A pivot toward entrepreneurship can be achieved better by learning by doing than by lecturing. To learn more about this field, universities need to build a stronger bridge to the market. Just as launching a startup is an experiment, universities need to test different approaches and find the ones that yield the best measurable results for them. They should do this by integrating applied business knowledge much earlier than in the research stage of academic education. If degree students have regular contact with market practitioners who have walked the walk and can tell war stories about their trials and tribulations, those students can gain considerable insight. When they reach the research level in their PhD or postdoc, they will already understand how the market works. This will be a huge advantage over those living in the ivory tower of academia who are exposed to business for the first time at age 35.
Universities should be concerned with empowering their students and researchers with the know-how to launch businesses in the twenty-first century. If they achieve that, many more university startups can make a difference in the lives of people who benefit from the innovative products the startups bring to the market. To make an impact, startups should gather this knowledge right at the source.
Entrepreneurial students and researchers profit in many ways from stronger links to industry. Universities should seek and welcome connections not only with large multinationals but also with SMEs. The latter may be appreciative and loyal partners for university startups, especially when a two-way information exchange takes place.
At present, university startups often feel that they have to go the entire distance alone. The founders take management and accounting courses and think about how to sell products and distribute them in the market. It is good to understand as many aspects of business as possible in the early stages of a startup. However, when entrepreneurs are ready to launch their final product, they need to focus their energy. They need a more effective way to manage the moving parts in their operations than doing everything by themselves.
Management and sales skills seldom come overnight, and it can be worthwhile for a startup to join forces with an established company to shoulder these tasks. Nowadays, a joint venture is often an afterthought for a university startup. If it exists, as you’ve seen, it is often an outsourced R&D lab of an industrial partner, who perhaps sponsors some equipment and materials and in return extracts the intellectual property the researchers create. Unfortunately, this arrangement will never allow startups to make a splash. They will remain small, tethered R&D labs forever.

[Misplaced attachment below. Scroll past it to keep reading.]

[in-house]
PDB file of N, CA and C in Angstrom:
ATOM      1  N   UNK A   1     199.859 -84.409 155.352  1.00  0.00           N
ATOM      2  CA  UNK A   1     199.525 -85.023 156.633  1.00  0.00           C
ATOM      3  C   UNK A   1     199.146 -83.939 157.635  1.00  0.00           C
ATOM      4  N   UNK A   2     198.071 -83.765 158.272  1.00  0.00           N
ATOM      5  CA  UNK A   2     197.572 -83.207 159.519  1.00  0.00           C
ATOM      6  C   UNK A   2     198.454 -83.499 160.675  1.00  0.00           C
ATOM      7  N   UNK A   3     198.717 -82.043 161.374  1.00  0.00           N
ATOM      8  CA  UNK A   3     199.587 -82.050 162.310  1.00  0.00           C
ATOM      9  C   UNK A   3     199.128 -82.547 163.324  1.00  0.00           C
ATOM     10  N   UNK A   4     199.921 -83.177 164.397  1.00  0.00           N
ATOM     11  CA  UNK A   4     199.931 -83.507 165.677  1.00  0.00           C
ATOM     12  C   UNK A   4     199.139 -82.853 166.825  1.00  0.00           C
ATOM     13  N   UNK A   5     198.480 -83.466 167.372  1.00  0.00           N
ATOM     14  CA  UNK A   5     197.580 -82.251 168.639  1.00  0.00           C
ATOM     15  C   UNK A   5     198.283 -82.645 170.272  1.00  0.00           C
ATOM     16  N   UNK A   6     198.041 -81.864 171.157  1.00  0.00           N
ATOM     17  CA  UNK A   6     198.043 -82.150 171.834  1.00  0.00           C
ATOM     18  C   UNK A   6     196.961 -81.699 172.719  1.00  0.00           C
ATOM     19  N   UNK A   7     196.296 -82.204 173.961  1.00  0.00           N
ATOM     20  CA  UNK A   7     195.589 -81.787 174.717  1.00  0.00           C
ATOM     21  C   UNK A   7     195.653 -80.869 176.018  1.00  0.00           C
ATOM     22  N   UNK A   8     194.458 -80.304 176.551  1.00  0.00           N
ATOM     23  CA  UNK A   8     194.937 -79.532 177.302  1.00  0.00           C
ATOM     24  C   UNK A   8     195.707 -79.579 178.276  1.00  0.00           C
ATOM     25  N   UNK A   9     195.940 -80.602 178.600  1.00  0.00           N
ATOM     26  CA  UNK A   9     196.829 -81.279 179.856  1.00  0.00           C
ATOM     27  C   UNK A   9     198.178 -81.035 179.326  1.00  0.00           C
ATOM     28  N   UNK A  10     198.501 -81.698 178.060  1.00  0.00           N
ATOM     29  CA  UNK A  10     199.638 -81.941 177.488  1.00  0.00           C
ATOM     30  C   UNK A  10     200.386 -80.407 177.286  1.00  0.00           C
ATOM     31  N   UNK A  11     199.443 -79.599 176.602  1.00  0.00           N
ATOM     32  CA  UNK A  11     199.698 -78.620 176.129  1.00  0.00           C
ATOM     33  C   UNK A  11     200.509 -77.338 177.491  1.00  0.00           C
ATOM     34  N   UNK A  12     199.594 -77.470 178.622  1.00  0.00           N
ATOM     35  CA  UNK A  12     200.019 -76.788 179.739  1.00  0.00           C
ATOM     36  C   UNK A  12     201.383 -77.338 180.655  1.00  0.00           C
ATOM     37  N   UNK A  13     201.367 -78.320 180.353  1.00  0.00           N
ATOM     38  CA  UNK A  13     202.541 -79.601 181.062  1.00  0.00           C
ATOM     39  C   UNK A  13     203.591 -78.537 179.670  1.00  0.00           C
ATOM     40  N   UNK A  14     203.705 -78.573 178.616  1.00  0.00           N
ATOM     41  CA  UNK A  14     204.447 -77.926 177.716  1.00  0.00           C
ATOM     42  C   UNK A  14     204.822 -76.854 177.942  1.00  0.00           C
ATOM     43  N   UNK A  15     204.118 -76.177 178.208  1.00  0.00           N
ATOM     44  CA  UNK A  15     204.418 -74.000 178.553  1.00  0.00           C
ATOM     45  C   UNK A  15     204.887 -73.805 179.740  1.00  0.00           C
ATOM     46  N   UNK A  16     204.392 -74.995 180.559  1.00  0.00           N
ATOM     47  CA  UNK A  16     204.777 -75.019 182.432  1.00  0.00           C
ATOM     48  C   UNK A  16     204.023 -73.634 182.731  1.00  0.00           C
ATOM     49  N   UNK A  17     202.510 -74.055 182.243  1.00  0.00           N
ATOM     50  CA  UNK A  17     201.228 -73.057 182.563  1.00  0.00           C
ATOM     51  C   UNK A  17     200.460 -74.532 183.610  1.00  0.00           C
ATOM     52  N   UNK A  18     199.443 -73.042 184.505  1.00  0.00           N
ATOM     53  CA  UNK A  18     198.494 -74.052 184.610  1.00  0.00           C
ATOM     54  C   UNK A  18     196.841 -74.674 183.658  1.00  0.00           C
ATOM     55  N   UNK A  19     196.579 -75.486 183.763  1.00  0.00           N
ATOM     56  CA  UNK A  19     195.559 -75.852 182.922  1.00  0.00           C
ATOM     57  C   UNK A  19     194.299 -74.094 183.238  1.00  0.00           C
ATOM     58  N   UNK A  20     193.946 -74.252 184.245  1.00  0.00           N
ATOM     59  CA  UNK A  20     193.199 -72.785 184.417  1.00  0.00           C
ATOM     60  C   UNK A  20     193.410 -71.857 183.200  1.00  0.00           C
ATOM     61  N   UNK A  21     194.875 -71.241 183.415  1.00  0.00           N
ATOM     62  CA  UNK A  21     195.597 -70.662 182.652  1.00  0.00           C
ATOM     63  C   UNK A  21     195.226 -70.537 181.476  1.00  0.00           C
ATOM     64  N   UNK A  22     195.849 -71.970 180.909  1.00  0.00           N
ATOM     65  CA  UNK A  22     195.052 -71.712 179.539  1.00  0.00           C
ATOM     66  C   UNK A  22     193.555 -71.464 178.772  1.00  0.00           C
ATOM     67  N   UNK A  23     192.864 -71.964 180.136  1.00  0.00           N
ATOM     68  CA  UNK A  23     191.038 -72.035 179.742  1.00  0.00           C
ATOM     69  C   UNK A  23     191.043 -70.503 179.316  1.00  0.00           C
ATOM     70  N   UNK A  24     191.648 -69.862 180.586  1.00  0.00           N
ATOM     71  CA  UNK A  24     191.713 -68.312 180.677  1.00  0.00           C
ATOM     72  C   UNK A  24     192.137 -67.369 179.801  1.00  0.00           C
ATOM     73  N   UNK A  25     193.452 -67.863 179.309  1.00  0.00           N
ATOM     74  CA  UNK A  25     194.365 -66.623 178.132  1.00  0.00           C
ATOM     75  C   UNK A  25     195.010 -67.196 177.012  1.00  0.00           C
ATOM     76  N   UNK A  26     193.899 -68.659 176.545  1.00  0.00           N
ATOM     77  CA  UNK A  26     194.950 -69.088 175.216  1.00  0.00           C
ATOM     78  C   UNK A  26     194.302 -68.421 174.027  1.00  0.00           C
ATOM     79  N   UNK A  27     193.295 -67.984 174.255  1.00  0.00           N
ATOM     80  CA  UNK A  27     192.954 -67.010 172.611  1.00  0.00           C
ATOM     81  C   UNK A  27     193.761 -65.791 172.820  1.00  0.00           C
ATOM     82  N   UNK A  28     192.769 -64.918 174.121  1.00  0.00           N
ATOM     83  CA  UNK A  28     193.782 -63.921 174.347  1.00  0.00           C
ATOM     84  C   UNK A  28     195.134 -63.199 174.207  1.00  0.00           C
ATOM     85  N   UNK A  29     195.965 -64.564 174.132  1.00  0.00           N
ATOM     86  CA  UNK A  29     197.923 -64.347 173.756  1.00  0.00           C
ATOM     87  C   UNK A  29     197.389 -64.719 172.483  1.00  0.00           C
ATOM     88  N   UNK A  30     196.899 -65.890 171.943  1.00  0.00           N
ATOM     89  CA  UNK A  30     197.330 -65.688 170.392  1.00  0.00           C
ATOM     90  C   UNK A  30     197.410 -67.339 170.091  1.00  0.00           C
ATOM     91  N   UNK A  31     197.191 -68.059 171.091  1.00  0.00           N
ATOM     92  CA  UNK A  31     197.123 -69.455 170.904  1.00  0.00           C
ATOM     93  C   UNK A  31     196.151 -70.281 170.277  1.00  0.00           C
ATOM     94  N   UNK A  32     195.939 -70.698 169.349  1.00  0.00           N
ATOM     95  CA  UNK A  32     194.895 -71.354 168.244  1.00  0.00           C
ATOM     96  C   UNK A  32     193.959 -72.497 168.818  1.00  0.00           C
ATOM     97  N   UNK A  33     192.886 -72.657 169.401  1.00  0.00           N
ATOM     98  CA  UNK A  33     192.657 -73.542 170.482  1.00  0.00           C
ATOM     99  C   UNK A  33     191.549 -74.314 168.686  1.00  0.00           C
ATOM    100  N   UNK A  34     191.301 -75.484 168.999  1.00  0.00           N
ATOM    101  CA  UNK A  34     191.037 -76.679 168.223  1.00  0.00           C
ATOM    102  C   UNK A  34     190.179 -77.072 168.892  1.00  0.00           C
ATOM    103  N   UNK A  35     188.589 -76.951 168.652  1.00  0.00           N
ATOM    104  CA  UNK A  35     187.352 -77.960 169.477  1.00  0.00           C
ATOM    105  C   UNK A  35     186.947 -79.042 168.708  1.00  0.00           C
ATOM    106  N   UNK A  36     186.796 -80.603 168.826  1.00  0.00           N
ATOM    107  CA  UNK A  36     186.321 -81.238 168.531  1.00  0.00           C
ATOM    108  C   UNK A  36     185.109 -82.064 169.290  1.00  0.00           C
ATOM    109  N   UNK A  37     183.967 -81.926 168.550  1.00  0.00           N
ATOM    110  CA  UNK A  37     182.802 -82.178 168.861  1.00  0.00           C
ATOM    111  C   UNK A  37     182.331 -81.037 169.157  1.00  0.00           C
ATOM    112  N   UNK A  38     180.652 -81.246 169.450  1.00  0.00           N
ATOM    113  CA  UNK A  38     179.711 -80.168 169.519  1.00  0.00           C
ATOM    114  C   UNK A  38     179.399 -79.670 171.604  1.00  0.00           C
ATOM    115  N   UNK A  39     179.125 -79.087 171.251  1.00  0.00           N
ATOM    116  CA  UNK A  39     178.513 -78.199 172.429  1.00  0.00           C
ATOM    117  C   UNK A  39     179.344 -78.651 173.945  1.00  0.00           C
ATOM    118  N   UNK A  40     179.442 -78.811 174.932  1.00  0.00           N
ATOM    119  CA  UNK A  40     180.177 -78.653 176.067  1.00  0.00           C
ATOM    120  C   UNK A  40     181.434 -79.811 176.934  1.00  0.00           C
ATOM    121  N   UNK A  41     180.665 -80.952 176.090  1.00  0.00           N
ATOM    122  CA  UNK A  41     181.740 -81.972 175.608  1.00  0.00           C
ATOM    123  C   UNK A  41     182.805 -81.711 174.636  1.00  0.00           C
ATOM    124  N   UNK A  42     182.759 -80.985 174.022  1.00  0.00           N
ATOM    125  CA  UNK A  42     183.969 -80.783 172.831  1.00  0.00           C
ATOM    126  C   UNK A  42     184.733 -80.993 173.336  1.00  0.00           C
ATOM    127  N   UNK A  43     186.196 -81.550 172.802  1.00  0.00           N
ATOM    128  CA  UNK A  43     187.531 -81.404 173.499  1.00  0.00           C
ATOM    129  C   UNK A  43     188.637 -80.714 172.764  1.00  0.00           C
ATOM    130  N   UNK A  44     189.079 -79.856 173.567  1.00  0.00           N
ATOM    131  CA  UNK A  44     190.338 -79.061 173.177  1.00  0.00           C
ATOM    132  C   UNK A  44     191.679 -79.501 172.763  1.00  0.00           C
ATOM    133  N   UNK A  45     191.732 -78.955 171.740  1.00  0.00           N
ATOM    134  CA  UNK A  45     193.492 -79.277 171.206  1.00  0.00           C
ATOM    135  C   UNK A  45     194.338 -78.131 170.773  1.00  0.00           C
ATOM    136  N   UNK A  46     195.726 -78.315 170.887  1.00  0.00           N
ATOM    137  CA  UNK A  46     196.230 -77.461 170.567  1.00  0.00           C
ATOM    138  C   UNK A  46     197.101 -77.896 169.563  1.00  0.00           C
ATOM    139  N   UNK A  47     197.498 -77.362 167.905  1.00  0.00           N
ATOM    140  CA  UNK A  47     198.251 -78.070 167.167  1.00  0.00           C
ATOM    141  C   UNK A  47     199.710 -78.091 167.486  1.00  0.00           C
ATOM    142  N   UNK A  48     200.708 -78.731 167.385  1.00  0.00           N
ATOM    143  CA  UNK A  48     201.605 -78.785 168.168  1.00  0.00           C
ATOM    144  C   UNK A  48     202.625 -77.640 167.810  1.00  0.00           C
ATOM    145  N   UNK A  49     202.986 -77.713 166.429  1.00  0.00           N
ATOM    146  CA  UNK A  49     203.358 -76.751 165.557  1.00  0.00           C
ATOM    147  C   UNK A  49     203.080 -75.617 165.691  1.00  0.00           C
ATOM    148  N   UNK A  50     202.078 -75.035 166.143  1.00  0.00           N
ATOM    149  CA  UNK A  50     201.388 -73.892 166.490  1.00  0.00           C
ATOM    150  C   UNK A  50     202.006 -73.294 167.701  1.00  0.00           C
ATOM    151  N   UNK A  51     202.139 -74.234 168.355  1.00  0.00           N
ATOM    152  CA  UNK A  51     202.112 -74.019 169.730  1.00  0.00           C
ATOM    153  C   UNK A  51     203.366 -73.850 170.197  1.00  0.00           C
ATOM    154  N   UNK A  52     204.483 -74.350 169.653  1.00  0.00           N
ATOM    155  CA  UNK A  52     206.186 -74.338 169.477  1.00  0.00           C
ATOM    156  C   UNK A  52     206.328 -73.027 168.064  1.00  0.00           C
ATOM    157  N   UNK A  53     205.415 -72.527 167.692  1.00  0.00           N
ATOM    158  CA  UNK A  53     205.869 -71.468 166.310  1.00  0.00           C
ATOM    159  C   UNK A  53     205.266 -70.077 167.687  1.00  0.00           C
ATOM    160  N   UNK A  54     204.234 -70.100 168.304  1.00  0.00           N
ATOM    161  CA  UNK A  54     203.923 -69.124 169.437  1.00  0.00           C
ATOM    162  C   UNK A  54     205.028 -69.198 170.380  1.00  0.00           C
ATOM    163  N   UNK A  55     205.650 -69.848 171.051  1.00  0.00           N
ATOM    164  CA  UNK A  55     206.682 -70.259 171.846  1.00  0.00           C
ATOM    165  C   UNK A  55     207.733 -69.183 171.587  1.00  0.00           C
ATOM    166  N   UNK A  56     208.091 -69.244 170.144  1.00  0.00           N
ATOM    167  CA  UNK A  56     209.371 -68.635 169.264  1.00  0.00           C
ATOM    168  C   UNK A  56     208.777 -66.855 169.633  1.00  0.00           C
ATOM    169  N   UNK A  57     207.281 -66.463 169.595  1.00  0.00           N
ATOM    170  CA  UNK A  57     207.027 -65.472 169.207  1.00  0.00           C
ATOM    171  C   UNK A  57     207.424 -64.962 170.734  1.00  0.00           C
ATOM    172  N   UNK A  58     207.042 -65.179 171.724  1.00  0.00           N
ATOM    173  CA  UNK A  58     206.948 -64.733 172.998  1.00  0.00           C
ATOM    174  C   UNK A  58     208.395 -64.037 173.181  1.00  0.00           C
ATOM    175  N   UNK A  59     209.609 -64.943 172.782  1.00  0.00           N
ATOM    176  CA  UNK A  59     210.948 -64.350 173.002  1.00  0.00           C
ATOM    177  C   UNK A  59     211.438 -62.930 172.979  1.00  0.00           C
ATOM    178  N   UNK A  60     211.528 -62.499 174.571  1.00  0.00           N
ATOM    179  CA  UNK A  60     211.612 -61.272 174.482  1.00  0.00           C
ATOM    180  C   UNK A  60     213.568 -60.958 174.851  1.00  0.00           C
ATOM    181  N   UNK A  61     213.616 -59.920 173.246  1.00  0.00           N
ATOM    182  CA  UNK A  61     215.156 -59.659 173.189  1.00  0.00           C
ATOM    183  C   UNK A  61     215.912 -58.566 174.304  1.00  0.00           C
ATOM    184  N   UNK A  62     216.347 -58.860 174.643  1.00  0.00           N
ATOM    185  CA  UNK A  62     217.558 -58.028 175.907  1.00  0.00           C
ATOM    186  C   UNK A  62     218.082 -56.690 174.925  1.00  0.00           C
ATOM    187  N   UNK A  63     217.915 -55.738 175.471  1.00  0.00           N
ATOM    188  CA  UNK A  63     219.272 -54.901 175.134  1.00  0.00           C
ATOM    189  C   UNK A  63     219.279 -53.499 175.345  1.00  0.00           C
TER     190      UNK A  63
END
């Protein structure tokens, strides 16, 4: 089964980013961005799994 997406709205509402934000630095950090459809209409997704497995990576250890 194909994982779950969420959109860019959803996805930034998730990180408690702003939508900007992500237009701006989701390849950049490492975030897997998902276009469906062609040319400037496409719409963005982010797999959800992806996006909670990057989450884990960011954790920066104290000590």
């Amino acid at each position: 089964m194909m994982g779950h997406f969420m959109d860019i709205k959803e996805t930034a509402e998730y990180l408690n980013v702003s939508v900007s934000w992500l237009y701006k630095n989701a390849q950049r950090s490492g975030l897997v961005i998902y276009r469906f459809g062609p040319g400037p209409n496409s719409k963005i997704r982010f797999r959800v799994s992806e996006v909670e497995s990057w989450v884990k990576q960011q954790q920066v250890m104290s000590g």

Instead, startups should find a way to get joint-venture partners to form companies with them. This will take industry partners out of the pattern of seeing universities as a free technology platform from which they can cherry-pick the most promising morsels at a discount. When a company is part of a university startup earlier in the process, it can help create an entrepreneurial ecosystem from which the university’s other startups can profit. Management, distribution, sales, support—all these functions will be part of the startup’s daily business under the tutelage of an experienced joint-venture partner. He helps with recruiting operative personnel and support services, and from this link with professional managers, entrepreneurs gain knowledge about other fields of business that they never knew existed. Successful startups will maintain a connection with the university, and having joint ventures in the network will provide major future benefits.
Entrepreneur Alumni Networks
It is common for the founders of a successful company to exit it at some point to start a new firm. This is often the case in finance, where successful teams of managers work at a large investment fund for a few years and then split off to start their own fund. Technology and Internet firms are other examples where this occurs frequently. These accomplished founding entrepreneurs are often excellent partners for future startups launched from the university. Not only can they form a joint venture with new startups, but they may buy entire units and integrate them into new enterprises, which kick-starts an active knowledge exchange between the market and university startup entrepreneurs. Fostering entrepreneurial success and maintaining a link to alumni who have achieved it will enable network effects for the university’s entire startup track. Universities should be open to harnessing this source of knowledge.
With this in mind, it becomes obvious that enabling entrepreneurial success at a university is a multigeneration task. It will rely on establishing a mechanism that launches startups, keeps strong links with the founders and joint-venture partners, and engages them in the future with attractive opportunities and applied research. Some universities may need to rethink some of their programs in this new light. If there is a choice between offering a PhD program that is doing research that is easy to commercialize and one that is not, which one should the university choose? This thinking is less relevant to universities today, but it may play a bigger role when a startup track is in place.
1Meghana Ayyagari, Asli Demirguc-Kunt, and Vojislav Maksimovic, “Small vs. Young Firms across the World: Contribution to Employment, Job Creation, and Growth,” Policy Research Working Paper, The World Bank, April 2011, www-wds.worldbank.org/external/default/WDSContentServer/WDSP/IB/2012/11/06/000158349_20121106091157/Rendered/PDF/WPS5631.pdf.